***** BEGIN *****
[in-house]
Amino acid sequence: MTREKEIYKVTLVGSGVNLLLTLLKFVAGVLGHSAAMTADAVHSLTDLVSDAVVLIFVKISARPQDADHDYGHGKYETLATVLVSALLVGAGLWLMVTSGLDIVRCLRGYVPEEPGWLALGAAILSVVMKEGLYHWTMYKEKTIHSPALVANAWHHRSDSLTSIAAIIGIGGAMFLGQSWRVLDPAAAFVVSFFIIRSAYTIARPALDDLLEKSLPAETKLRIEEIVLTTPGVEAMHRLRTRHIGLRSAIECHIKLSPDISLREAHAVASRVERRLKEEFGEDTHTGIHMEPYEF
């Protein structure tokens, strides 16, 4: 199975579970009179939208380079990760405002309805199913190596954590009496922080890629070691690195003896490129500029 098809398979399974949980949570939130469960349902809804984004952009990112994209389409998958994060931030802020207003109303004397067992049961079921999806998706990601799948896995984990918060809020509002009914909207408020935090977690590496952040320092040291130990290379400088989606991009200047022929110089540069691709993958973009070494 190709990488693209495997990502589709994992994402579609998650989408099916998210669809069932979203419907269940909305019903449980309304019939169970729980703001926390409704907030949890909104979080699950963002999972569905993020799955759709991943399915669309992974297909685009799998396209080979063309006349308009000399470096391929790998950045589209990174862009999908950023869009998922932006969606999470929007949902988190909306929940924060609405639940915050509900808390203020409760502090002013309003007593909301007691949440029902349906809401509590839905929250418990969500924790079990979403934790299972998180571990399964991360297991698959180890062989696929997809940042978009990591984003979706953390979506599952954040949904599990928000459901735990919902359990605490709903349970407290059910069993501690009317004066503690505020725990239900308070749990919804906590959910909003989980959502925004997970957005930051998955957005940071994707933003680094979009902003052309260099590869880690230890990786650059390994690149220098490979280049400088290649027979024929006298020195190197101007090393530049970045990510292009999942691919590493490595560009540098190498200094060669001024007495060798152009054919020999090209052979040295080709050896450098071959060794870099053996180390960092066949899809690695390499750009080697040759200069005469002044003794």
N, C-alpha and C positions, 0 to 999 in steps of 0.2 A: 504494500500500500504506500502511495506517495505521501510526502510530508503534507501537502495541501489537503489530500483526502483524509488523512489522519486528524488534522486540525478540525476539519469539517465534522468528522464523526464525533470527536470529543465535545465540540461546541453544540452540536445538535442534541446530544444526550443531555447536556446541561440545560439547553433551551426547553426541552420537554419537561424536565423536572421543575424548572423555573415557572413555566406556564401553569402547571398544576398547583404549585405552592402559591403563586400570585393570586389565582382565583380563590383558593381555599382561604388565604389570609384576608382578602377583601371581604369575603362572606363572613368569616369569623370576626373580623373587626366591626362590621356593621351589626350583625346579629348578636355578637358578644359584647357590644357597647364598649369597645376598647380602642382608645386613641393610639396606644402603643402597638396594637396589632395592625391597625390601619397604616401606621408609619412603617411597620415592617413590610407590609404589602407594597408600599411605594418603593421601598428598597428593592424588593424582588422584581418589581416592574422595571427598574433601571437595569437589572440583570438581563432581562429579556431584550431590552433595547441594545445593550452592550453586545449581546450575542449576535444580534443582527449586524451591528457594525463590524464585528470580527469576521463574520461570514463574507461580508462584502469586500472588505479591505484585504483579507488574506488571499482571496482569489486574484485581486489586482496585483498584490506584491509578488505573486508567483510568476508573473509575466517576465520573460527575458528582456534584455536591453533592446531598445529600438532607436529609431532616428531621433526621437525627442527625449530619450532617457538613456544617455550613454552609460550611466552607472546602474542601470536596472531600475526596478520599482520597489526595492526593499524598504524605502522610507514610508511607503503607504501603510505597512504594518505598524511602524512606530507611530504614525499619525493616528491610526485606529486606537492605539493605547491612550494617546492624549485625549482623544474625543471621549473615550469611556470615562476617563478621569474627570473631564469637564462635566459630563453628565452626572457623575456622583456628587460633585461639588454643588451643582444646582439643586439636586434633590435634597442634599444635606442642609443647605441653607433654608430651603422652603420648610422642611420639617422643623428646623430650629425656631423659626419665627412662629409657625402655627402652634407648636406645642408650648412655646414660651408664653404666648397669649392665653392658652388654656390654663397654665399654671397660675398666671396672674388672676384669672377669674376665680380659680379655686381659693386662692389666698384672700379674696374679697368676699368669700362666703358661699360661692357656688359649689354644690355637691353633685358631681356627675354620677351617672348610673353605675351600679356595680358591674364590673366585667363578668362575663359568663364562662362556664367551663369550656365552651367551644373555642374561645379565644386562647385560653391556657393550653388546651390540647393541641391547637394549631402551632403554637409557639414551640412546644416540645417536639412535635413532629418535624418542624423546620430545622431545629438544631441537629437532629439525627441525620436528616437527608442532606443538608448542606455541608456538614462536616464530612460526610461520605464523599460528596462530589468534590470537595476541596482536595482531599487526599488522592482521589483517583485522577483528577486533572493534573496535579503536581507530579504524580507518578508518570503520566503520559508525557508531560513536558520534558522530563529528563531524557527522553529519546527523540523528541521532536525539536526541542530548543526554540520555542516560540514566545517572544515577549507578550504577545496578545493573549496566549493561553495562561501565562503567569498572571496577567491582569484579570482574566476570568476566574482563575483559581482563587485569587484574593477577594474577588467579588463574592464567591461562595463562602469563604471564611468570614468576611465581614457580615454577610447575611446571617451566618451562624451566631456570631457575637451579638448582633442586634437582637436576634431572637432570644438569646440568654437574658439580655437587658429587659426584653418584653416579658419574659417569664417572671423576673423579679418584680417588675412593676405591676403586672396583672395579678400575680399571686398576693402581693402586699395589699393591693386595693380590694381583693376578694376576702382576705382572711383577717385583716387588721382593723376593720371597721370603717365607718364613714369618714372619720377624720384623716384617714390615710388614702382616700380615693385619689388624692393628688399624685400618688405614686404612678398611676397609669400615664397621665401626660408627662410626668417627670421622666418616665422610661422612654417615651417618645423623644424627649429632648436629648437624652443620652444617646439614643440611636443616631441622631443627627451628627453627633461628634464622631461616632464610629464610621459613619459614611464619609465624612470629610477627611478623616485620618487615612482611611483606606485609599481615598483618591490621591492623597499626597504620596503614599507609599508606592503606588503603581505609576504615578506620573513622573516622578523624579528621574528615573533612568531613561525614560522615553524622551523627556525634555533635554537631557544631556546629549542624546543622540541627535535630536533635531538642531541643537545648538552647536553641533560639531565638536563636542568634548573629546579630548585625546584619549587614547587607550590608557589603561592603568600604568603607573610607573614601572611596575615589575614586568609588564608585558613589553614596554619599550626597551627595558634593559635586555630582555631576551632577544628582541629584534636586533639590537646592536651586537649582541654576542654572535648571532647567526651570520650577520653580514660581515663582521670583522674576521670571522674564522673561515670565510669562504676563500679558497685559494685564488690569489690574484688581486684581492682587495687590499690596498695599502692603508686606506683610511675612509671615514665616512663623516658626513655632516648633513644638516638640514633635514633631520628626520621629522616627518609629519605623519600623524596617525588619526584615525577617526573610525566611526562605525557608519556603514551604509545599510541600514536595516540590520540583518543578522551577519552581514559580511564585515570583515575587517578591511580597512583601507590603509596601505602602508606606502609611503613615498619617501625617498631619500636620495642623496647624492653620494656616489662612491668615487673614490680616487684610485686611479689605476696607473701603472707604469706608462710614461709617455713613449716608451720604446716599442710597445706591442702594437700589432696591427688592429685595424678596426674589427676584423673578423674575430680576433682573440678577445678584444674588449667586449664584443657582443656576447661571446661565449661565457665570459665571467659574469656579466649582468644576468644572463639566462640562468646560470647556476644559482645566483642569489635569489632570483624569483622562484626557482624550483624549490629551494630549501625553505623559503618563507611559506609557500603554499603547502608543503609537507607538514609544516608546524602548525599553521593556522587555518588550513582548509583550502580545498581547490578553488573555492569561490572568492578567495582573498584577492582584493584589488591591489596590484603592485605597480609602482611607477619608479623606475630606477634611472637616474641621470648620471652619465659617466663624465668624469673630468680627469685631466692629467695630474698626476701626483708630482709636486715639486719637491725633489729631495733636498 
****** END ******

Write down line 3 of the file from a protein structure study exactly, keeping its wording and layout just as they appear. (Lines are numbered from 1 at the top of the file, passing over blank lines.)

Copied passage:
């Protein structure tokens, strides 16, 4: 199975579970009179939208380079990760405002309805199913190596954590009496922080890629070691690195003896490129500029 098809398979399974949980949570939130469960349902809804984004952009990112994209389409998958994060931030802020207003109303004397067992049961079921999806998706990601799948896995984990918060809020509002009914909207408020935090977690590496952040320092040291130990290379400088989606991009200047022929110089540069691709993958973009070494 190709990488693209495997990502589709994992994402579609998650989408099916998210669809069932979203419907269940909305019903449980309304019939169970729980703001926390409704907030949890909104979080699950963002999972569905993020799955759709991943399915669309992974297909685009799998396209080979063309006349308009000399470096391929790998950045589209990174862009999908950023869009998922932006969606999470929007949902988190909306929940924060609405639940915050509900808390203020409760502090002013309003007593909301007691949440029902349906809401509590839905929250418990969500924790079990979403934790299972998180571990399964991360297991698959180890062989696929997809940042978009990591984003979706953390979506599952954040949904599990928000459901735990919902359990605490709903349970407290059910069993501690009317004066503690505020725990239900308070749990919804906590959910909003989980959502925004997970957005930051998955957005940071994707933003680094979009902003052309260099590869880690230890990786650059390994690149220098490979280049400088290649027979024929006298020195190197101007090393530049970045990510292009999942691919590493490595560009540098190498200094060669001024007495060798152009054919020999090209052979040295080709050896450098071959060794870099053996180390960092066949899809690695390499750009080697040759200069005469002044003794």